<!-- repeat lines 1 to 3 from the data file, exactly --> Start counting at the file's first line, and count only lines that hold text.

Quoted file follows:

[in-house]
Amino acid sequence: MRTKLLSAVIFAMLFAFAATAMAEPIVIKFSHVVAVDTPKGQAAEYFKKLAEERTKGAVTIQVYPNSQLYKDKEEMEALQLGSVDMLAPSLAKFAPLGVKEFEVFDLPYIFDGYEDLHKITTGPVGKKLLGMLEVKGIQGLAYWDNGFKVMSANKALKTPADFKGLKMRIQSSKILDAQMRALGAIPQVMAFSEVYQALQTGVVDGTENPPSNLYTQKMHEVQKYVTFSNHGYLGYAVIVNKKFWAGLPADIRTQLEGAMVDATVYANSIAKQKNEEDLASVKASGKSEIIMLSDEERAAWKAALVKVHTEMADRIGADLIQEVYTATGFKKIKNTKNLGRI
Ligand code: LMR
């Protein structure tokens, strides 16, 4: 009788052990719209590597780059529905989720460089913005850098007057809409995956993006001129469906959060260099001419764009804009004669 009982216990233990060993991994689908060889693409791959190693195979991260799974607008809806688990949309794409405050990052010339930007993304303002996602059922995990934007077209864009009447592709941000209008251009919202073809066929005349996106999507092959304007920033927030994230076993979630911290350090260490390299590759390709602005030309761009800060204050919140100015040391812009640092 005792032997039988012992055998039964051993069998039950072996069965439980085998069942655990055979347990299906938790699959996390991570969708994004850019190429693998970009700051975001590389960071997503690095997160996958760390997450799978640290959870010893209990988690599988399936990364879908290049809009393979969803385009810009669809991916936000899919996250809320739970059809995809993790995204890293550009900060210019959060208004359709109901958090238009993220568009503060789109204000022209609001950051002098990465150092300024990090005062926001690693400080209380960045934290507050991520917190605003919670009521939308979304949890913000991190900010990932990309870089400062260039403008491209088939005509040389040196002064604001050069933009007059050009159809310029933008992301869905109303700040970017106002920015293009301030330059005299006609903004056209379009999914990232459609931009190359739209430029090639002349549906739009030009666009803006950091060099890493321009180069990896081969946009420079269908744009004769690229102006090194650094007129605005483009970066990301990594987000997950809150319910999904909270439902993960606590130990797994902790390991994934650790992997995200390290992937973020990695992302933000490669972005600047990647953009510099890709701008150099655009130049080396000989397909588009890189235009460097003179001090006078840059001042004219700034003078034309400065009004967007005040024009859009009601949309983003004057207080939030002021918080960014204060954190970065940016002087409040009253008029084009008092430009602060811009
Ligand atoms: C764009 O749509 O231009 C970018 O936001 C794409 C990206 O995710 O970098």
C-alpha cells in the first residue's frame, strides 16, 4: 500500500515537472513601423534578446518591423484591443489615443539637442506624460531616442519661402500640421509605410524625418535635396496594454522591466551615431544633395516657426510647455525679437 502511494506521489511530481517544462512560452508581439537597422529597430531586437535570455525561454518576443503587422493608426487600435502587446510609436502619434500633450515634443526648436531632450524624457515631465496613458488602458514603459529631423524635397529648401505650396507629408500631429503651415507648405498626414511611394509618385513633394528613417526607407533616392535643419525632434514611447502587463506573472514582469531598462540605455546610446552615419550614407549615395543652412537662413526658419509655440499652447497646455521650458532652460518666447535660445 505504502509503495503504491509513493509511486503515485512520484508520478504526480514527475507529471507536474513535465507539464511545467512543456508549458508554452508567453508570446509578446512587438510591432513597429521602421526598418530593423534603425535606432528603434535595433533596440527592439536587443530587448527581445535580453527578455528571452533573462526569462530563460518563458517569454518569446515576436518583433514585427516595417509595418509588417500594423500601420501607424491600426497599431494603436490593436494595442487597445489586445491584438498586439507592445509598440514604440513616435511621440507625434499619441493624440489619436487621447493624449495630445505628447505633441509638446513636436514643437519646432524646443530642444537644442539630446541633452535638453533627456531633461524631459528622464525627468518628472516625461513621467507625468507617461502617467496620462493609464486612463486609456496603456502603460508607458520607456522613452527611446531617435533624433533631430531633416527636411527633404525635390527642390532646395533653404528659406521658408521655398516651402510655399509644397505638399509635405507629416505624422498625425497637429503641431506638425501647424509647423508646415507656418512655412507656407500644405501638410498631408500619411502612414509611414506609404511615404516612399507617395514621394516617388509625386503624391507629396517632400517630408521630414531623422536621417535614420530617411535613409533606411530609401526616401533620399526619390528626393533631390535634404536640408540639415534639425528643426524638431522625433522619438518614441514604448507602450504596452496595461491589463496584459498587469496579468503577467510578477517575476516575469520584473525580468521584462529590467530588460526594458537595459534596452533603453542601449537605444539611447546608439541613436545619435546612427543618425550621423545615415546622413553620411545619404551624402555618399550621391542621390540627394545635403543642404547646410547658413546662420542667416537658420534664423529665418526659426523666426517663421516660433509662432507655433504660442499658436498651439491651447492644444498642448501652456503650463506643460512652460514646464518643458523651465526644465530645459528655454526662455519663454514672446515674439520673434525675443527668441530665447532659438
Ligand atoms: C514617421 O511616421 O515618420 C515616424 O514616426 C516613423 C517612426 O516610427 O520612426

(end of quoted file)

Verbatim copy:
[in-house]
Amino acid sequence: MRTKLLSAVIFAMLFAFAATAMAEPIVIKFSHVVAVDTPKGQAAEYFKKLAEERTKGAVTIQVYPNSQLYKDKEEMEALQLGSVDMLAPSLAKFAPLGVKEFEVFDLPYIFDGYEDLHKITTGPVGKKLLGMLEVKGIQGLAYWDNGFKVMSANKALKTPADFKGLKMRIQSSKILDAQMRALGAIPQVMAFSEVYQALQTGVVDGTENPPSNLYTQKMHEVQKYVTFSNHGYLGYAVIVNKKFWAGLPADIRTQLEGAMVDATVYANSIAKQKNEEDLASVKASGKSEIIMLSDEERAAWKAALVKVHTEMADRIGADLIQEVYTATGFKKIKNTKNLGRI
Ligand code: LMR